Teachers at maintained schools could soon join their academy counterparts in the fast lane after the government signalled its intent to review their exclusion from car-to-work schemes.
More than 400,000 teachers are currently missing out on the popular Teacher Car Campaign scheme because the government has not added it to their contract, the School Teachers’ Pay and Conditions Document (STPCD).
While earlier options for cycle-to-work schemes and childcare vouchers were added to the STPCD in 2006, recent pay reforms shunted any plans to introduce the car scheme.
Teachers at academy schools, which set their own pay conditions, can access the scheme, saving about £1,300 a year on a new car.
The Teacher Car Campaign was set up a year ago by car scheme provider Tusker. It has gained cross-party support and more than 1,250 teachers have signed an online petition that it become part of the STPCD.
David Hosking, Tusker chief executive, said: “As a provider of these schemes, we’ve been approached on countless occasions by teachers who have told us it is extremely unfair that they can’t use a voluntary car scheme.”
David Davies, MP for Monmouth, raised the issue in parliament last month. In response, minister for schools David Laws said changes to statutory pay and conditions have to be referred to the independent School Teachers’ Review Body (STRB).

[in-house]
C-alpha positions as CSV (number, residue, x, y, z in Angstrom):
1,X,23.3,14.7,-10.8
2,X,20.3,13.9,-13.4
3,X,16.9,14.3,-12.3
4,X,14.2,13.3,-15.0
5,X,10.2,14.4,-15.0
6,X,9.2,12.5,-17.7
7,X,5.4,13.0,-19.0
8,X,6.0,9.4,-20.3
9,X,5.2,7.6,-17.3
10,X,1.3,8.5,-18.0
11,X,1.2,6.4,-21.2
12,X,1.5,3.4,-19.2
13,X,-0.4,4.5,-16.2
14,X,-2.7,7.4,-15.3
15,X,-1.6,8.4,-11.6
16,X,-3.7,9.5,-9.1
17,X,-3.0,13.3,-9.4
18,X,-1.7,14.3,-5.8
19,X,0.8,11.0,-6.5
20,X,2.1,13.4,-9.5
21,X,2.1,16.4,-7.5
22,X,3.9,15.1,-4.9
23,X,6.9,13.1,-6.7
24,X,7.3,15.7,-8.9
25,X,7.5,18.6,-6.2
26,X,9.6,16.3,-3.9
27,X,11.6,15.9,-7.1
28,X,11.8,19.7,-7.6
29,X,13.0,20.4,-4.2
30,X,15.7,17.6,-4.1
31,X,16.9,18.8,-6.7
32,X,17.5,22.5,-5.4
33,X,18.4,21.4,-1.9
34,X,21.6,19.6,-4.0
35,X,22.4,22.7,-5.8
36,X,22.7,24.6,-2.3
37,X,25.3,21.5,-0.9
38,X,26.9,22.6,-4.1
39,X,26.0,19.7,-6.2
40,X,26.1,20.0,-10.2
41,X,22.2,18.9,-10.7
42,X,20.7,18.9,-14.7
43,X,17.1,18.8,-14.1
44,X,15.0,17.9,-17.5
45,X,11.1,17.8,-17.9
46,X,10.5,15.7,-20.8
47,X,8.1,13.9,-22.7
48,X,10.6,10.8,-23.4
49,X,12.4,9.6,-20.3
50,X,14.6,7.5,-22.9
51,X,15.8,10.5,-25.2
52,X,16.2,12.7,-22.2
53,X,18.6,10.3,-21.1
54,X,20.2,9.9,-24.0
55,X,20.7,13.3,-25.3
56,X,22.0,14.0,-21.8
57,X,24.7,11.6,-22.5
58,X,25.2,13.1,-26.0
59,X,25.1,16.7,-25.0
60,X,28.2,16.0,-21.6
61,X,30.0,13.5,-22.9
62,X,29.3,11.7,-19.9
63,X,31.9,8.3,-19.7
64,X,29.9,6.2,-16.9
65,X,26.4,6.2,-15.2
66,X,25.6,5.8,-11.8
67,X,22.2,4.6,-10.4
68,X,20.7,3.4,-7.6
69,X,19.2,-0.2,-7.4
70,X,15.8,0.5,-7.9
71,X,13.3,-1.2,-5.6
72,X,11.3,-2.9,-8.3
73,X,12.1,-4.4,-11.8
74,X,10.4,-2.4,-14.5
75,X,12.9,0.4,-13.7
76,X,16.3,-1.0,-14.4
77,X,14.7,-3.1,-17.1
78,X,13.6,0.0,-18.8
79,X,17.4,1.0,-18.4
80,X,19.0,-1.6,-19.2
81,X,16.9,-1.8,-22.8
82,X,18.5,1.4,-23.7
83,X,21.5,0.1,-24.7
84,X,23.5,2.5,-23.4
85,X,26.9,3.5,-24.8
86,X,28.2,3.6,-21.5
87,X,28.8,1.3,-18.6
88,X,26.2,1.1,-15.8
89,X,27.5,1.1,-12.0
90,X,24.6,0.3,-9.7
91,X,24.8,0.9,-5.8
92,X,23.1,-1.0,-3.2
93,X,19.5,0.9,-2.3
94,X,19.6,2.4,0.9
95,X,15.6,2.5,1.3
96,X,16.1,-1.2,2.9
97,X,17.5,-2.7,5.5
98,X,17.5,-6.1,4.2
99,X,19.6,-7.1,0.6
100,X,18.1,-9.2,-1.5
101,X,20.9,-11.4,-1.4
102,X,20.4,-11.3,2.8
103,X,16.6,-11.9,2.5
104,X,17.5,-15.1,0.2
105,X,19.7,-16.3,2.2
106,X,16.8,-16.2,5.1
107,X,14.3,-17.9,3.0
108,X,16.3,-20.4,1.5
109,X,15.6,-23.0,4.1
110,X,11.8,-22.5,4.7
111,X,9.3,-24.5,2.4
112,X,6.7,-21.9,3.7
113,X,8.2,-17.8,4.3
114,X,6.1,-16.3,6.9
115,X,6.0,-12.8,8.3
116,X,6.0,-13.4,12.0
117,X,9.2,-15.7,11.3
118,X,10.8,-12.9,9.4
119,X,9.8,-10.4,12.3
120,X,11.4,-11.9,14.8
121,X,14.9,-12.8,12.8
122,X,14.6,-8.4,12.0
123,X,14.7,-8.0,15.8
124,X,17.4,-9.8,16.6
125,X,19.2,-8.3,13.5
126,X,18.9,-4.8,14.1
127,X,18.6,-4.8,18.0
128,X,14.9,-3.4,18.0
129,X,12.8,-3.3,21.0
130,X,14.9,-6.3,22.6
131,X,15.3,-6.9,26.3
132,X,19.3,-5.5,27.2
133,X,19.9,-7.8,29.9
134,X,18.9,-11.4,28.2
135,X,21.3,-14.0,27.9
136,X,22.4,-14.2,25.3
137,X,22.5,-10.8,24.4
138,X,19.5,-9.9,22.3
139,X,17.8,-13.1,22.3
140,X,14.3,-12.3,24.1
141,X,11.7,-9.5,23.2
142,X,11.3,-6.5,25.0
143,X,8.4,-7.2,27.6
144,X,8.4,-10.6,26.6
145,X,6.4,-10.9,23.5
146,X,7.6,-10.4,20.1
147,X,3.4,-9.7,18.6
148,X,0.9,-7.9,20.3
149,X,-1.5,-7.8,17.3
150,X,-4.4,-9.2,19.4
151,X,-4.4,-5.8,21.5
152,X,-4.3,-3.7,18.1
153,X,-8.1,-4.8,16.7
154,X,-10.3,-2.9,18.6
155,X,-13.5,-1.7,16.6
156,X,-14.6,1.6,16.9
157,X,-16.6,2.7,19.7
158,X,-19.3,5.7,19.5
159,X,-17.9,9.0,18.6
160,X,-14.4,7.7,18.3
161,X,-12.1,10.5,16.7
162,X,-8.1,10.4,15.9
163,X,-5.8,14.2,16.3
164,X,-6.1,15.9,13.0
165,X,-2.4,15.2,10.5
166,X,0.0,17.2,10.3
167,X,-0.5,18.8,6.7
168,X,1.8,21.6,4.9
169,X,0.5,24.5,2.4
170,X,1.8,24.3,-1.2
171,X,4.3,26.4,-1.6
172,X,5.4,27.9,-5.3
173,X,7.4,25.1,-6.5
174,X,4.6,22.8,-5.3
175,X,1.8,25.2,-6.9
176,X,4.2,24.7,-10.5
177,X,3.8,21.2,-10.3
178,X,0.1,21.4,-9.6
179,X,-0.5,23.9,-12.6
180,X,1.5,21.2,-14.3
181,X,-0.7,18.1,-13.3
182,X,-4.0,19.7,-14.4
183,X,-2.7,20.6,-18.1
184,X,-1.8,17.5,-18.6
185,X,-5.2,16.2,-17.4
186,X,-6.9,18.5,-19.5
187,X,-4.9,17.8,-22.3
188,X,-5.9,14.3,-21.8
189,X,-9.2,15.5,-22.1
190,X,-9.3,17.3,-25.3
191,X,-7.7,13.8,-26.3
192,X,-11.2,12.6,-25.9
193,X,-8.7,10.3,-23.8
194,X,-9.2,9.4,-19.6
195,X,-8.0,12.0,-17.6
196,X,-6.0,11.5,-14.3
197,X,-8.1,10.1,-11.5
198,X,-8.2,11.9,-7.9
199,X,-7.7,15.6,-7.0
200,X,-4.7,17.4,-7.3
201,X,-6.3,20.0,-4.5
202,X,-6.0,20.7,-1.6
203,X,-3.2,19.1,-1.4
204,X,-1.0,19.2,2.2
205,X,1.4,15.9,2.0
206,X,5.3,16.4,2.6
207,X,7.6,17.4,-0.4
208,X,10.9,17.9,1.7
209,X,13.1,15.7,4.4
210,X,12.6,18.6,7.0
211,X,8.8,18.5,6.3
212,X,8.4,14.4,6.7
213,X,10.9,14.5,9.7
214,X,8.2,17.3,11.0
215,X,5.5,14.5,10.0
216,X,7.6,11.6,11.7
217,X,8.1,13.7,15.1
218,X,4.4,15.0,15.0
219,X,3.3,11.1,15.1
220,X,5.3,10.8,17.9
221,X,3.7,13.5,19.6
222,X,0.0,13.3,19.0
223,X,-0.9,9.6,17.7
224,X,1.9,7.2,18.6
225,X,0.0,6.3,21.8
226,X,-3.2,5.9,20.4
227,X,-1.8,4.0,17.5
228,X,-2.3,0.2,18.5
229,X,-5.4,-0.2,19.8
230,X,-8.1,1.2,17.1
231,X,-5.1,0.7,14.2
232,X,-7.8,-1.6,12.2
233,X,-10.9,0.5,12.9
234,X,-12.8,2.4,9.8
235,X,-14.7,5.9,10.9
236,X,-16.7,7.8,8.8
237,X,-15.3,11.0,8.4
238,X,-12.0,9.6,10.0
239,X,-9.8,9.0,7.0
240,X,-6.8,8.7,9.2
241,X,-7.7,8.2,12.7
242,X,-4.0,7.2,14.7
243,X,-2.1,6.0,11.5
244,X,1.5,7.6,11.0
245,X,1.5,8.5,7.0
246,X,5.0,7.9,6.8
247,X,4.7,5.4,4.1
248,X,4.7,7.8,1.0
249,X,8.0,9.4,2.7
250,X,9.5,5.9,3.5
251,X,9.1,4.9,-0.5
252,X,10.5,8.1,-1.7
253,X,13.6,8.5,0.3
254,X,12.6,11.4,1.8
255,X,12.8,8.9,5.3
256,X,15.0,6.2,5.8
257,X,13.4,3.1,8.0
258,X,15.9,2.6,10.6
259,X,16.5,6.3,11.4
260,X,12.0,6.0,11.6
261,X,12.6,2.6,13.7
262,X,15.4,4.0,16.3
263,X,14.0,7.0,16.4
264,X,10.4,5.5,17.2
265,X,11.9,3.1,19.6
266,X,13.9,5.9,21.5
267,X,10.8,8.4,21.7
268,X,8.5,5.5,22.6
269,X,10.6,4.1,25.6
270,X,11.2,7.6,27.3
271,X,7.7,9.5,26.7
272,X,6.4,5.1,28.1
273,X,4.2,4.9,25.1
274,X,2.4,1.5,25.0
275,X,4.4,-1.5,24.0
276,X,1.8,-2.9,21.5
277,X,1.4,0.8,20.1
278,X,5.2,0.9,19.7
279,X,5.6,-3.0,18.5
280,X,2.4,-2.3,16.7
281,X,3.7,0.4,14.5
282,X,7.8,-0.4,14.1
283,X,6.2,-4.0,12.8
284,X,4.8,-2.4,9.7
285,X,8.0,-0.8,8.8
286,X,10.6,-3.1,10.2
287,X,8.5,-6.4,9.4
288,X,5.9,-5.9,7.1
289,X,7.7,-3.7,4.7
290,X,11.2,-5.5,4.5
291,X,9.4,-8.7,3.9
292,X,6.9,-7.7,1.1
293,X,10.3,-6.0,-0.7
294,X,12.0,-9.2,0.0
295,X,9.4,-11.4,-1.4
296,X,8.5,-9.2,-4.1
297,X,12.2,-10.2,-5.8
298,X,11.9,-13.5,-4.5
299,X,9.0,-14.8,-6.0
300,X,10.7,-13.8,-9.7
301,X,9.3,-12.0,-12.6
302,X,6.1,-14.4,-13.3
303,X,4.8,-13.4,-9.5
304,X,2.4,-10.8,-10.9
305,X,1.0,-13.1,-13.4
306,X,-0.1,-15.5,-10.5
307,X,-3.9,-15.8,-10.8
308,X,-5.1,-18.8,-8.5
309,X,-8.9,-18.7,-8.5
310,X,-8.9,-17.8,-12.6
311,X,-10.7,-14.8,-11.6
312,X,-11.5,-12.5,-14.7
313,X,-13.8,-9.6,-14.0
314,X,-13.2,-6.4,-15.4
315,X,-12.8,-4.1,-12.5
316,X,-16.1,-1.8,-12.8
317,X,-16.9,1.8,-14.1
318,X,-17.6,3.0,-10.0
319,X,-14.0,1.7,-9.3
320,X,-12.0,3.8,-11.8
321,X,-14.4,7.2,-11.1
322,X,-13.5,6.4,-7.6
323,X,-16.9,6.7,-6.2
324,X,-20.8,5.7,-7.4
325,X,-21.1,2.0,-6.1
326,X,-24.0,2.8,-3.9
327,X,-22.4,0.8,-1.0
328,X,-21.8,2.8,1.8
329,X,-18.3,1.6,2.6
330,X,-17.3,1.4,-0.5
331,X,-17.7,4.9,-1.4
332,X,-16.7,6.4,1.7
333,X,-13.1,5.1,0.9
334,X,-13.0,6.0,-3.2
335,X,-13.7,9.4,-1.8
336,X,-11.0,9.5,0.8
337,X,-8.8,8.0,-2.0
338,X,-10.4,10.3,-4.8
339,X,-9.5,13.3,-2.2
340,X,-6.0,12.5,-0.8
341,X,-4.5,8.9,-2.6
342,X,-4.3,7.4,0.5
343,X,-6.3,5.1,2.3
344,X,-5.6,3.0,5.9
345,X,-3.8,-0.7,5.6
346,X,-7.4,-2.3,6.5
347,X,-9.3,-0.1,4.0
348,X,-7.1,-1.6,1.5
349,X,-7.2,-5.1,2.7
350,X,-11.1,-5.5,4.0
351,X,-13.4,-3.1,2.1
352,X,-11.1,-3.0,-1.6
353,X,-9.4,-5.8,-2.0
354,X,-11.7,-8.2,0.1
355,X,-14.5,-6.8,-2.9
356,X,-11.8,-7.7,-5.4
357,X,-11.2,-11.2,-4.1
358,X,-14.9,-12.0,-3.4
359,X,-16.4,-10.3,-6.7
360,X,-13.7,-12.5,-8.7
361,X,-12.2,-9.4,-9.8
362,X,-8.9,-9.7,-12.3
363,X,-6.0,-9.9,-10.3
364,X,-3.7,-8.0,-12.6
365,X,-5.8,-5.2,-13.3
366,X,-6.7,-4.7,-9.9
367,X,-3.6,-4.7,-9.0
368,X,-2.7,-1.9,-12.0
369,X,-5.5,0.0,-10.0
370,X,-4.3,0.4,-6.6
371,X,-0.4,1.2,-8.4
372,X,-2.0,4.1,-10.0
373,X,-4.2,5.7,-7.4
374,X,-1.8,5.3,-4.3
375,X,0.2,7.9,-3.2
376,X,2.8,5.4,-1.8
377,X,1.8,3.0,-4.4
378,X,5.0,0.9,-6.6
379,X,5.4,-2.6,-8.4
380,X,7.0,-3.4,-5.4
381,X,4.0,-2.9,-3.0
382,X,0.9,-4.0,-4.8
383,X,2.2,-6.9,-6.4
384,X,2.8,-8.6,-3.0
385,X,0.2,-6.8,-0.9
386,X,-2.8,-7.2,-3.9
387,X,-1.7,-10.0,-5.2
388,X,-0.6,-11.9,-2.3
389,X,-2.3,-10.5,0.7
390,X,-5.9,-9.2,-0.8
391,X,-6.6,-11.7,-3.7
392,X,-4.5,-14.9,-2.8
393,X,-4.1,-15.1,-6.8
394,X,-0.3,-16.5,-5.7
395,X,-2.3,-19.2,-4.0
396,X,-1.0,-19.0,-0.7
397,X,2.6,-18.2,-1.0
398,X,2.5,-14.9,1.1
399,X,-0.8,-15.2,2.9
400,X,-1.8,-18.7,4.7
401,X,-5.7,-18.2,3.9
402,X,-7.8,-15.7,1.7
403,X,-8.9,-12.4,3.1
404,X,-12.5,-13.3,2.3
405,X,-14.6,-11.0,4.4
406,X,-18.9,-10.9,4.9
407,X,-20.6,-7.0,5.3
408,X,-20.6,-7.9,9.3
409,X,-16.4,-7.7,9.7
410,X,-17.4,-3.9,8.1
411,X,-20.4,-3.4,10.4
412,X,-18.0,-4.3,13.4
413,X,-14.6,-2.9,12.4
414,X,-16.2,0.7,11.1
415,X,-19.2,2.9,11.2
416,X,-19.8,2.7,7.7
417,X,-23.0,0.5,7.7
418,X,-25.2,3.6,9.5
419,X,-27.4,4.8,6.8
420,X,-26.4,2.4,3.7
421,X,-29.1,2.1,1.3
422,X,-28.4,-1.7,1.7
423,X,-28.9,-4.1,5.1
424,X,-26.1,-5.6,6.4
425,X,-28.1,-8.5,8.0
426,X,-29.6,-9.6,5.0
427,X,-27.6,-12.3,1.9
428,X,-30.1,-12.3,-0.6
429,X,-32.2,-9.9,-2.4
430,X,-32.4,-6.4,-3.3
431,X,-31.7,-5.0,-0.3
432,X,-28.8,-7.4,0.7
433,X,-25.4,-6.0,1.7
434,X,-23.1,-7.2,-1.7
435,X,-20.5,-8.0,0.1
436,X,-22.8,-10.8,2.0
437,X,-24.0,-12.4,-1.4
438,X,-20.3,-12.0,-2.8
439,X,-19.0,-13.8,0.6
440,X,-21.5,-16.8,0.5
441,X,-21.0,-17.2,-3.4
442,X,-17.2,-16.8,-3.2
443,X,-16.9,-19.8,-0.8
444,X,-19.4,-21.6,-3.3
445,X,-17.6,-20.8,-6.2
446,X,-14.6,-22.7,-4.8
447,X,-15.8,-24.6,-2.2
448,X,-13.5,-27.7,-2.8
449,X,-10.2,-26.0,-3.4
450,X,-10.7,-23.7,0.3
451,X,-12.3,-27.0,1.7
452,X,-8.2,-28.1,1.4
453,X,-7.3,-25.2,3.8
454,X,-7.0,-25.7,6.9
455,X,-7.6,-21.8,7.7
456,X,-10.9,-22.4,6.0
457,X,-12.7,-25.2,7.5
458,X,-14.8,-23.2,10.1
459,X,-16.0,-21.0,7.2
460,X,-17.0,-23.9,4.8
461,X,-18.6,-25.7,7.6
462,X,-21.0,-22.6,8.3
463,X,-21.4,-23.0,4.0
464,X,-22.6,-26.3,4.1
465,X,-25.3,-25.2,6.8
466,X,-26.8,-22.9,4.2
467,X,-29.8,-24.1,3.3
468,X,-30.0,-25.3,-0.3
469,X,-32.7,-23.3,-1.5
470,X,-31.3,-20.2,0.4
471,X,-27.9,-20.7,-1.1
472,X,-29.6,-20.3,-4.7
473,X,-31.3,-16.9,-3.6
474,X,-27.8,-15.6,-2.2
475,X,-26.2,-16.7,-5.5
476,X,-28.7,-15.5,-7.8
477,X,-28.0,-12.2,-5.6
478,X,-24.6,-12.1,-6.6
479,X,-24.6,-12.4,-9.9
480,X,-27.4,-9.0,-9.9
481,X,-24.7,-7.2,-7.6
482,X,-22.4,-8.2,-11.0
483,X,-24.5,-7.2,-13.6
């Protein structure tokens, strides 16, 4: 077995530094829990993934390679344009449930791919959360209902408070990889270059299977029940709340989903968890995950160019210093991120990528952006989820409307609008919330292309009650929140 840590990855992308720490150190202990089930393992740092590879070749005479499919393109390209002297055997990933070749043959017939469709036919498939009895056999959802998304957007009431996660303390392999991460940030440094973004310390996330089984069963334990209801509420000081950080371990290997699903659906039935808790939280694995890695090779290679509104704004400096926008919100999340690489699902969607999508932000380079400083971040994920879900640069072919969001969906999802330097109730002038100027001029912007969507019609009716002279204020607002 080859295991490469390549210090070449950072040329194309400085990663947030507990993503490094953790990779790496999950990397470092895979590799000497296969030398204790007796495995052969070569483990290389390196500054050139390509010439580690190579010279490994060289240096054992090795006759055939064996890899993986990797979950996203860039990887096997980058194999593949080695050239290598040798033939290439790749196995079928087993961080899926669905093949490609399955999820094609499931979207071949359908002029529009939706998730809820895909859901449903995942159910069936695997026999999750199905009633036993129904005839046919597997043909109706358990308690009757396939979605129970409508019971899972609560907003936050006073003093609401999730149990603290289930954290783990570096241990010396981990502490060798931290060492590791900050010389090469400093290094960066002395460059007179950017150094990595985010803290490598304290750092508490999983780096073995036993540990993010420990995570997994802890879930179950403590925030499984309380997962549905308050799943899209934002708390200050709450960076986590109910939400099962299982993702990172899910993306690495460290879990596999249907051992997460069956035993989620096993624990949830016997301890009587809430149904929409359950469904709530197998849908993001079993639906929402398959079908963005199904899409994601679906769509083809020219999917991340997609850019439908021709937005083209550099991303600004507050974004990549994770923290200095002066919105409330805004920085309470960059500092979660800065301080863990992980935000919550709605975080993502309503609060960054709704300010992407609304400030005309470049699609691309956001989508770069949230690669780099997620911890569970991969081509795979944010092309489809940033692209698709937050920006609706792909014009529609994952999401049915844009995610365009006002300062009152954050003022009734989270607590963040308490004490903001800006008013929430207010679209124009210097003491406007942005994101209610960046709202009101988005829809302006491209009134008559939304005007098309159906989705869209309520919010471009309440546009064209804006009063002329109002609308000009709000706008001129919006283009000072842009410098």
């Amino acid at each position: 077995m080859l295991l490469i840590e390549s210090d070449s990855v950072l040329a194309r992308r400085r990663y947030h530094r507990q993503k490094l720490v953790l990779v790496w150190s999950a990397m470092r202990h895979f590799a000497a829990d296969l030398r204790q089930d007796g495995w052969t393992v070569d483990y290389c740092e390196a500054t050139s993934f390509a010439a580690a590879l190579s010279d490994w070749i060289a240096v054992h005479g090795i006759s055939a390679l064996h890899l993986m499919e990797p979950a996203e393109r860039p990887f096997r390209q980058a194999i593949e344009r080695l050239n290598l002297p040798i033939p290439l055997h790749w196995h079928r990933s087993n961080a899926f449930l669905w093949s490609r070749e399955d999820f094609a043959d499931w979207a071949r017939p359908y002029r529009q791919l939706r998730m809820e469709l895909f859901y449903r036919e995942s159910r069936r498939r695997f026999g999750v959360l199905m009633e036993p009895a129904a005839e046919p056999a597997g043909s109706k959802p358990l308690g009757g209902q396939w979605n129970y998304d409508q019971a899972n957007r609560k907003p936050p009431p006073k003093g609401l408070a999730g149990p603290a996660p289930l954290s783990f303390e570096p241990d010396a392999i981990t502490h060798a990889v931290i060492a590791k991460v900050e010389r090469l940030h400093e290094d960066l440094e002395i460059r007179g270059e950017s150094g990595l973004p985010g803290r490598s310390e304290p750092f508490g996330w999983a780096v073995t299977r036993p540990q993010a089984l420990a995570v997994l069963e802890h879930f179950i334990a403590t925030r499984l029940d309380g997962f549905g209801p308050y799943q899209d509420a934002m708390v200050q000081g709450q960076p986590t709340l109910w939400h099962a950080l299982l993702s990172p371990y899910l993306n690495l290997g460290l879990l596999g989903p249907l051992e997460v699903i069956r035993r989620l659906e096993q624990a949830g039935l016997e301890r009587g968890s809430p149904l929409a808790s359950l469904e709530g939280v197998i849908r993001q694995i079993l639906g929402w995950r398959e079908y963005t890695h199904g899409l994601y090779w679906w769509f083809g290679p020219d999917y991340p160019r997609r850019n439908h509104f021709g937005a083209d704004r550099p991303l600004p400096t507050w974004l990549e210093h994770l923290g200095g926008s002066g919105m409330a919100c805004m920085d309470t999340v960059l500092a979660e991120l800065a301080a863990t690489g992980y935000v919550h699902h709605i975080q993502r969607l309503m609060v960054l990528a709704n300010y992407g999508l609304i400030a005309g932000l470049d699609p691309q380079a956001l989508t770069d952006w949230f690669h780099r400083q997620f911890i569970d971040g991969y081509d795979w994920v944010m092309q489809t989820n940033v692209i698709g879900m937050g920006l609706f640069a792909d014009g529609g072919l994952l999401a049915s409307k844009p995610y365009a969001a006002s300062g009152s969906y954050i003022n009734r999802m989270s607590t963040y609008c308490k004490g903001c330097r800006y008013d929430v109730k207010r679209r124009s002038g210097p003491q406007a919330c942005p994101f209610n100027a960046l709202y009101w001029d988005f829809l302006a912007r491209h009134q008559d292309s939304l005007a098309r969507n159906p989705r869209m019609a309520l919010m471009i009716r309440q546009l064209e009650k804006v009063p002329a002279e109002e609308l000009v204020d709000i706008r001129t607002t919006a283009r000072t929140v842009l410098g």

He said recent referrals had focused on fundamental reforms to teachers’ pay. “The demands on the STRB’s time and resources in the reform process mean that the government has had to make hard decision on the issues it refers.
“In light of the focus of the important referrals above, we have not prioritised revisions to the existing salary sacrifice arrangements. However, the Government will consider whether the issue should be included in future referrals to the STRB.”
Under the scheme, monthly payments for new cars are taken from salaries before tax and national insurance arededucted. Popular options include low emission Ford Fiestas and Nissan Dukes.
Mr Hosking added: “We’re delighted the government is planning to consider ending the exclusion.
“Lots of teachers have to drive to school – most don’t want to work on their doorstep. It’s just weird they are excluded from the scheme, which gives them quantifiable benefits at a time when their pay has been restricted.”
He hoped the clause would be added to the STPCD within the next 12 months.